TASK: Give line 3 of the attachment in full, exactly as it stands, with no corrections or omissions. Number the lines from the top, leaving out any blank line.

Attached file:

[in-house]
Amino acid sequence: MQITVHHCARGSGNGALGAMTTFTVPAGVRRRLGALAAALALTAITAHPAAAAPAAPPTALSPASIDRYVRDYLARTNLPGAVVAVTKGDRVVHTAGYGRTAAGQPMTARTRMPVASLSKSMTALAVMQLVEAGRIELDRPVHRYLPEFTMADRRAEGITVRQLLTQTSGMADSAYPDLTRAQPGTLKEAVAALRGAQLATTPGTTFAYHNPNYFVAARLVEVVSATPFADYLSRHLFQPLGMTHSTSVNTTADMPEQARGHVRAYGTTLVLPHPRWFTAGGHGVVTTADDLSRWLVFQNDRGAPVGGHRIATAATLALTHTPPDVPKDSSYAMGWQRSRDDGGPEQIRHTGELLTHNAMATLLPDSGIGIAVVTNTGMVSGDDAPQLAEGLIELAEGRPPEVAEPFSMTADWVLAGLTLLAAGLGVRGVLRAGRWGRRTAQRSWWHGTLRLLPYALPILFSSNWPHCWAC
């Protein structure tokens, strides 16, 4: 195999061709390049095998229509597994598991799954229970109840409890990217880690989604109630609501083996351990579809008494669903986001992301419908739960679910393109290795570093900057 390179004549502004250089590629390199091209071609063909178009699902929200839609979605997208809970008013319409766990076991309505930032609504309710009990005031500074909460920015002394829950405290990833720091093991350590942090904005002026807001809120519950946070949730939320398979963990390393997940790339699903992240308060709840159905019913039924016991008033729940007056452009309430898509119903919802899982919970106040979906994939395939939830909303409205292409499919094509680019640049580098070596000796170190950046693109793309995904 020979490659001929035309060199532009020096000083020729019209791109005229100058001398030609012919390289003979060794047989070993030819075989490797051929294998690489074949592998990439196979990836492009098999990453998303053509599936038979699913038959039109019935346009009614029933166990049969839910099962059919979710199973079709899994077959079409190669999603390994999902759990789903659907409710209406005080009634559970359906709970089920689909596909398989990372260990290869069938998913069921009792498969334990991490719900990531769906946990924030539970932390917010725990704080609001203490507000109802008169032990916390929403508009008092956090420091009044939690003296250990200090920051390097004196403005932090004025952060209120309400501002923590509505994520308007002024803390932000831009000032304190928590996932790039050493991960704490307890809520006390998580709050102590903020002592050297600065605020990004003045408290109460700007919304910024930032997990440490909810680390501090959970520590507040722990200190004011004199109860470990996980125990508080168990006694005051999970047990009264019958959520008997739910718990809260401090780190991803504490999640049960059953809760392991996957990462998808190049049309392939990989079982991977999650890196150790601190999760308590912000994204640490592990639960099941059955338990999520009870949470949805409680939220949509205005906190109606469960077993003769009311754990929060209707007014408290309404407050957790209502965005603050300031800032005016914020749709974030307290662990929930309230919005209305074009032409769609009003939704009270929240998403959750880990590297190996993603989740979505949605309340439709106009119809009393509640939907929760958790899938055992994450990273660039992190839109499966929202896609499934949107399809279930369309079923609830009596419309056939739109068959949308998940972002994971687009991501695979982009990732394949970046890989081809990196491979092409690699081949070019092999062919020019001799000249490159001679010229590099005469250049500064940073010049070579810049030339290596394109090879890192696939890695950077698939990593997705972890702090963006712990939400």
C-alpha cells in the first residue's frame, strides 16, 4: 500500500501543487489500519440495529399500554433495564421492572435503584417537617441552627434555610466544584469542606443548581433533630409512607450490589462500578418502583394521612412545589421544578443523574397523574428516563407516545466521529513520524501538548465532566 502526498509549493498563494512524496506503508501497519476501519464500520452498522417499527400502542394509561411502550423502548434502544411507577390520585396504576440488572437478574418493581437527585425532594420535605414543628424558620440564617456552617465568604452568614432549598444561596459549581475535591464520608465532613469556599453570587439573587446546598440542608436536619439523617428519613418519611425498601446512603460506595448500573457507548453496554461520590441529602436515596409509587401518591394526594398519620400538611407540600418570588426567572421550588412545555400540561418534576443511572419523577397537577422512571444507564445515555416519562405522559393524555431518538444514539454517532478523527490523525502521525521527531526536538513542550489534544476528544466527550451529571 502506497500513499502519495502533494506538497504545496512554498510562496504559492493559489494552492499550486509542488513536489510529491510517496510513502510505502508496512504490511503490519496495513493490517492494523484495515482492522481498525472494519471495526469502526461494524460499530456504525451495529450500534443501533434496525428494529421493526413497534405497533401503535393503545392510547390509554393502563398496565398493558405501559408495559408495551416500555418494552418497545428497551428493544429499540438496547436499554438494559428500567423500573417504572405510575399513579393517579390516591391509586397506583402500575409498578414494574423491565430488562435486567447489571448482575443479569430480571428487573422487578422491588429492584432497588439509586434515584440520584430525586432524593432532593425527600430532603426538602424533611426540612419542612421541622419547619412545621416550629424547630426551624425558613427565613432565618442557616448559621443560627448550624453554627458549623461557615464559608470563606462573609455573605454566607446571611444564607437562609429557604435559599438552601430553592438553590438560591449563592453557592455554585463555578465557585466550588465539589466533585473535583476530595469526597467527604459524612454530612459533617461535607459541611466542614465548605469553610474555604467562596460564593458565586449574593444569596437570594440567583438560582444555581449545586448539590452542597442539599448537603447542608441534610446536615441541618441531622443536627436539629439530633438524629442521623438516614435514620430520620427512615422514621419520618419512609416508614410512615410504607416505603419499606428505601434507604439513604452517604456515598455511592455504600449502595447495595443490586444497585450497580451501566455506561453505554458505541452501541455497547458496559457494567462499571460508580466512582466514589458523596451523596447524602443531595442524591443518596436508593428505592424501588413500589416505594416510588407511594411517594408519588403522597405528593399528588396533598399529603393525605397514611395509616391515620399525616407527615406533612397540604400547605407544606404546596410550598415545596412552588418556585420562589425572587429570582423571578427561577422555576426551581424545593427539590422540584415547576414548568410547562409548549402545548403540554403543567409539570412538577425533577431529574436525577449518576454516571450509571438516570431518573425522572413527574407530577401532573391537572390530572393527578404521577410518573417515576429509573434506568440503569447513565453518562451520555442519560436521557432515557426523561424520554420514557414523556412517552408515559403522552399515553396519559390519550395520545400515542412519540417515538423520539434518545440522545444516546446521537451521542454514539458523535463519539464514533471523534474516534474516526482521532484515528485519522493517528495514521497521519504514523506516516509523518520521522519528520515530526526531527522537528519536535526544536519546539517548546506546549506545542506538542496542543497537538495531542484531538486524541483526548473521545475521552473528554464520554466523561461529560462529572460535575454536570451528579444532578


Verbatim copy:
């Protein structure tokens, strides 16, 4: 195999061709390049095998229509597994598991799954229970109840409890990217880690989604109630609501083996351990579809008494669903986001992301419908739960679910393109290795570093900057 390179004549502004250089590629390199091209071609063909178009699902929200839609979605997208809970008013319409766990076991309505930032609504309710009990005031500074909460920015002394829950405290990833720091093991350590942090904005002026807001809120519950946070949730939320398979963990390393997940790339699903992240308060709840159905019913039924016991008033729940007056452009309430898509119903919802899982919970106040979906994939395939939830909303409205292409499919094509680019640049580098070596000796170190950046693109793309995904 020979490659001929035309060199532009020096000083020729019209791109005229100058001398030609012919390289003979060794047989070993030819075989490797051929294998690489074949592998990439196979990836492009098999990453998303053509599936038979699913038959039109019935346009009614029933166990049969839910099962059919979710199973079709899994077959079409190669999603390994999902759990789903659907409710209406005080009634559970359906709970089920689909596909398989990372260990290869069938998913069921009792498969334990991490719900990531769906946990924030539970932390917010725990704080609001203490507000109802008169032990916390929403508009008092956090420091009044939690003296250990200090920051390097004196403005932090004025952060209120309400501002923590509505994520308007002024803390932000831009000032304190928590996932790039050493991960704490307890809520006390998580709050102590903020002592050297600065605020990004003045408290109460700007919304910024930032997990440490909810680390501090959970520590507040722990200190004011004199109860470990996980125990508080168990006694005051999970047990009264019958959520008997739910718990809260401090780190991803504490999640049960059953809760392991996957990462998808190049049309392939990989079982991977999650890196150790601190999760308590912000994204640490592990639960099941059955338990999520009870949470949805409680939220949509205005906190109606469960077993003769009311754990929060209707007014408290309404407050957790209502965005603050300031800032005016914020749709974030307290662990929930309230919005209305074009032409769609009003939704009270929240998403959750880990590297190996993603989740979505949605309340439709106009119809009393509640939907929760958790899938055992994450990273660039992190839109499966929202896609499934949107399809279930369309079923609830009596419309056939739109068959949308998940972002994971687009991501695979982009990732394949970046890989081809990196491979092409690699081949070019092999062919020019001799000249490159001679010229590099005469250049500064940073010049070579810049030339290596394109090879890192696939890695950077698939990593997705972890702090963006712990939400």